Meanwhile, Kyle teams up with Thomas, who is worried that Cartman's appearance on the show will make others think TS is fun and copy him. Not knowing that Cartman has already given up on his plan, the two boys use the Internet to solicit multiple pedophiles to visit the television studio. The pedophiles all shoot themselves upon entering the studio and seeing Hansen on stage, causing the audience to panic and flee. Outside, Craig offers to hang out with Thomas and do his laundry. As Kyle gloats to Cartman over foiling his plan, Cartman tearfully thanks him for preventing him from having to humiliate himself on live television. Kyle realizes that he has lost a chance to see Cartman brought low and exclaims "Ah, shit!" at the same time with Thomas.
"Le Petit Tourette" was the mid-season premiere of South Park's eleventh season, and the first episode of their fall run, which consisted of seven episodes. It was not designed as the season premiere, but rather as a "bank" episode, produced mostly prior to the run to allow the team a few days off later on in it.
Parker and Stone felt the episode with typical censorship bleeps would be unfunny, as the entire goal of the episode is that Cartman can say anything he wants without consequence. They had many discussions with Comedy Central about the show's content; one suggestion put forward was to air it at midnight, as a special episode. The calls came down to negotiating which curse words they could use and with what frequency; despite this, "fuck" would still remained bleeped in the final episode. Stone remarked that had it not been censored, it would have made advertisers unhappy. Parker noted that occasionally, when producing episodes such as this, Comedy Central would view early animatics and get nervous about the content. Executive producer Anne Garefino advised executives to wait and see its fully animated form, after which they easily approve it, due to the simplistic animation style. "As soon as you see it done by shitty cutouts, it makes it all just silly", Parker said.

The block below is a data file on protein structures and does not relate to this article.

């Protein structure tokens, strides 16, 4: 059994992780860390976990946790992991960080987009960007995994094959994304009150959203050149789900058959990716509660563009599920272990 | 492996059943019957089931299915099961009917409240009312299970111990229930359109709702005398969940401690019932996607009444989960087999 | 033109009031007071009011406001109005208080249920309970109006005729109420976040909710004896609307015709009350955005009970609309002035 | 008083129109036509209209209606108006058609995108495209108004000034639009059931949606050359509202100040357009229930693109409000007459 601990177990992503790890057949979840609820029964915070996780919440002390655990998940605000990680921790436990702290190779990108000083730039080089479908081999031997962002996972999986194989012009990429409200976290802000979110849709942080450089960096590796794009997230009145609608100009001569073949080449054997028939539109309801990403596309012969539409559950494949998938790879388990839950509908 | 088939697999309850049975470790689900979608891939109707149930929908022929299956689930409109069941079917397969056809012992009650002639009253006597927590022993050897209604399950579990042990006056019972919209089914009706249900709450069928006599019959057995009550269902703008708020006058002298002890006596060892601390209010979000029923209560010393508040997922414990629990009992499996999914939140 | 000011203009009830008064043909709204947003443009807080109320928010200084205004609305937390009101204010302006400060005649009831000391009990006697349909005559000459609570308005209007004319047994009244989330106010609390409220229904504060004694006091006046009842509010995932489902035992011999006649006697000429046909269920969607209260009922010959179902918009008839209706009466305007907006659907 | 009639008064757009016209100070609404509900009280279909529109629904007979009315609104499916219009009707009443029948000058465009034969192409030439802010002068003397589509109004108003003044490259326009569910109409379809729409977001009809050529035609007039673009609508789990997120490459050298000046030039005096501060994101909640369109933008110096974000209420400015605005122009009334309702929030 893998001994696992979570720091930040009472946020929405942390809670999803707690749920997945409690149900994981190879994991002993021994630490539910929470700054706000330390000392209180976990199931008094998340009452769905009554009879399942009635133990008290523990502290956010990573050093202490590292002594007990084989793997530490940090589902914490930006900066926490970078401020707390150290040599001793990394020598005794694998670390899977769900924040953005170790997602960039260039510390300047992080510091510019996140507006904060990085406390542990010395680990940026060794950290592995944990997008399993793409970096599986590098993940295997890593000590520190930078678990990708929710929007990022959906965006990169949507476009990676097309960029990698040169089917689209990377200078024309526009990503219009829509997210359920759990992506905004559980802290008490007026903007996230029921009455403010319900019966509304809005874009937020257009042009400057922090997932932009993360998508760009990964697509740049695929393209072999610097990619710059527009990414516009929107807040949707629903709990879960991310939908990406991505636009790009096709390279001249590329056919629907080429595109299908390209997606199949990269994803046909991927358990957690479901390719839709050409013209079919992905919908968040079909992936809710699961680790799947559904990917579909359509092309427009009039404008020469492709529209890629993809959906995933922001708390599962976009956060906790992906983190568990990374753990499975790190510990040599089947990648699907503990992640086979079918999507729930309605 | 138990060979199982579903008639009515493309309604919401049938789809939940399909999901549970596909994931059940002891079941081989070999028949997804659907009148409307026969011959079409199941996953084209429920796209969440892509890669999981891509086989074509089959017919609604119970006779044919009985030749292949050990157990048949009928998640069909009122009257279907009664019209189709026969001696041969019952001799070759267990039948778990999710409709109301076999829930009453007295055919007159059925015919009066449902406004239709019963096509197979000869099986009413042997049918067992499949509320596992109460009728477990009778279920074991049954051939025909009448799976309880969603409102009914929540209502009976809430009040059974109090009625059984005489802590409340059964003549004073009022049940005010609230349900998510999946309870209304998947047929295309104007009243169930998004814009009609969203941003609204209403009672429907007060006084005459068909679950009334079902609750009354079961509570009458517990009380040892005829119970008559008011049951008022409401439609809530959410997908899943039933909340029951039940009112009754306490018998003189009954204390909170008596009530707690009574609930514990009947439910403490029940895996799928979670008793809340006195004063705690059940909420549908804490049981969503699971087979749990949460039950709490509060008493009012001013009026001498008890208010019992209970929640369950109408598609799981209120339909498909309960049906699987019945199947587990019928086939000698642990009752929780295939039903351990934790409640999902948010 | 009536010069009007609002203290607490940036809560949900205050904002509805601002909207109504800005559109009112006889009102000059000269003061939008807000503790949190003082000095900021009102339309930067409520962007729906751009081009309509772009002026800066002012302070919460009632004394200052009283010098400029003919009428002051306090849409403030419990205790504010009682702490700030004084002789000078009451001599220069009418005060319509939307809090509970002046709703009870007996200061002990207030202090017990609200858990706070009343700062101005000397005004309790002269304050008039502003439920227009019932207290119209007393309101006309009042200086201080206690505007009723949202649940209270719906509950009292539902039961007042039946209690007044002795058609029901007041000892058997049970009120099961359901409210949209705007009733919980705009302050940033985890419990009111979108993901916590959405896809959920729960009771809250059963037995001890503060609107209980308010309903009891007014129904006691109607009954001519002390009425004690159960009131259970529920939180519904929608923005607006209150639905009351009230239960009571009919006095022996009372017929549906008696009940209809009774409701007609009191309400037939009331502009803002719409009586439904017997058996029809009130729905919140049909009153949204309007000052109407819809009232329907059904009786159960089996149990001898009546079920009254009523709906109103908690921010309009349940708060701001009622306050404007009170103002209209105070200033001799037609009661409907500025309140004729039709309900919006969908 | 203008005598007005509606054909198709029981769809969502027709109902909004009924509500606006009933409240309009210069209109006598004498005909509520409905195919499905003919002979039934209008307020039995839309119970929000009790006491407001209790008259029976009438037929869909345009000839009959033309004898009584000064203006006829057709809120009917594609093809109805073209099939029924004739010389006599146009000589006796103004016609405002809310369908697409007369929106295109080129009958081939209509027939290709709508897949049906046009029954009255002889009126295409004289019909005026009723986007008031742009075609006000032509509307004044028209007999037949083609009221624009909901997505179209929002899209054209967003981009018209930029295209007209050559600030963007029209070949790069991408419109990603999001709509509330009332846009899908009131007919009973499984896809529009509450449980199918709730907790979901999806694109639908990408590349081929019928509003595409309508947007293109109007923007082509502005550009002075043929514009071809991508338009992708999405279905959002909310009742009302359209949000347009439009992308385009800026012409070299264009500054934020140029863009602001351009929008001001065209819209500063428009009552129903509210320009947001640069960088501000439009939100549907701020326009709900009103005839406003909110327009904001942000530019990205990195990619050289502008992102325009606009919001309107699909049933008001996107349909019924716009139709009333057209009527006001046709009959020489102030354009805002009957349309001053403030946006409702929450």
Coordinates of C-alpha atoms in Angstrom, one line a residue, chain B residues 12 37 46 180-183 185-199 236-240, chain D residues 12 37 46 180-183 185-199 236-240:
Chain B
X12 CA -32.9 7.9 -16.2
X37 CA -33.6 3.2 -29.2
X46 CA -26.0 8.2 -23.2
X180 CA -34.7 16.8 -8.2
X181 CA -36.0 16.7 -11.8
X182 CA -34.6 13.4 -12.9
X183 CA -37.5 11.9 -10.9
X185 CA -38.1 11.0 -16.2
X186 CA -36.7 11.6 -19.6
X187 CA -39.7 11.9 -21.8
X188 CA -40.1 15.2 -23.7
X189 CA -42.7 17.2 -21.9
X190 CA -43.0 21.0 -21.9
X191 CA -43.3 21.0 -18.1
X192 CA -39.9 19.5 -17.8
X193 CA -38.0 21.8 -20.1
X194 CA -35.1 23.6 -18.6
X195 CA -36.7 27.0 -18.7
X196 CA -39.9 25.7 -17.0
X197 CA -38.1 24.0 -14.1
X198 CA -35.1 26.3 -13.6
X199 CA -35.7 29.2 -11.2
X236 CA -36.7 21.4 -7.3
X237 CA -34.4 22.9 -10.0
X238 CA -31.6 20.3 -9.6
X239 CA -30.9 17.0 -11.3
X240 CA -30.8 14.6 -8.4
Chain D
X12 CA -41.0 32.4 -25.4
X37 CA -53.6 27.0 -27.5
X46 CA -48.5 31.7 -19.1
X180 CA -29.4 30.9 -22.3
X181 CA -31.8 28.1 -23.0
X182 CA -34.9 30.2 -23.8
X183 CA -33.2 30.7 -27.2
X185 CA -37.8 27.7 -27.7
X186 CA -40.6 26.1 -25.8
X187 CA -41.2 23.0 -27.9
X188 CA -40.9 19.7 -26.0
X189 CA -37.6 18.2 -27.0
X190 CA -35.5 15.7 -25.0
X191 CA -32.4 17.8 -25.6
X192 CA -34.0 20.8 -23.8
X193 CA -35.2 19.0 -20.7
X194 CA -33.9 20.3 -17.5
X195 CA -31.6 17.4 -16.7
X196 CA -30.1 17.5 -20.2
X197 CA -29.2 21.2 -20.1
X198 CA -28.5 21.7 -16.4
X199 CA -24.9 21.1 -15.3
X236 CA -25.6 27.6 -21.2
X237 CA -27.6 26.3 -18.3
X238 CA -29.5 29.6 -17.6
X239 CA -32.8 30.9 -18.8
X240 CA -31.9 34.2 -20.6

The episode also features a parody of Chris Hansen, the host of To Catch a Predator. Shortly before the episode was produced, a man featured on the program committed suicide by gunshot, leading to a press frenzy. Parker and Stone noted that while they liked the program, they felt with its growing popularity the show's creators were increasingly overstepping their boundaries to catch predators. "We like To Catch a Predator, [but] we like the Constitution more", Stone said.
The television weblog TV Squad was extremely positive, calling the episode "the stuff of brilliance". IGN gave the episode a rating of 7.5/10, asserting "this isn't the greatest episode, and not the greatest way to bring back the series—but it's got some great laughs and manages to push its single joke further than expected." 411mania took the middle ground, giving the show a 6.5/10 rating, calling it "hit and miss", and contesting that "while the first half of the show suffered because of a one-note joke, the second half showed why this series remains one of the best on television." On the negative side, BuddyTV called the episode a "misfire", criticizing it as "disjointed and a little off-putting."
Prior to the airing, the Tourette Syndrome Association (TSA) issued a press release saying they had requested that Comedy Central air their public service announcements during or after the show and that they "fully expect[ed] it to be offensive and insensitive to people with TS". The President of the TSA said, "we are actually surprised it took the creators so long to use TS as comedy fodder in this program, since no disability, illness or controversial topic is off limits to them." Following the episode, they issued a second press release, expressing concern that the episode perpetuated the misconception that most people with TS have coprolalia (involuntary swearing) when in fact 85–90% of people with TS do not. They conceded that "the episode was surprisingly well-researched. The highly exaggerated emphasis on coprolalia notwithstanding, for the attentive viewer, there was a surprising amount of accurate information conveyed", adding that several elements of the episode "served as a clever device" for providing accurate facts to the public.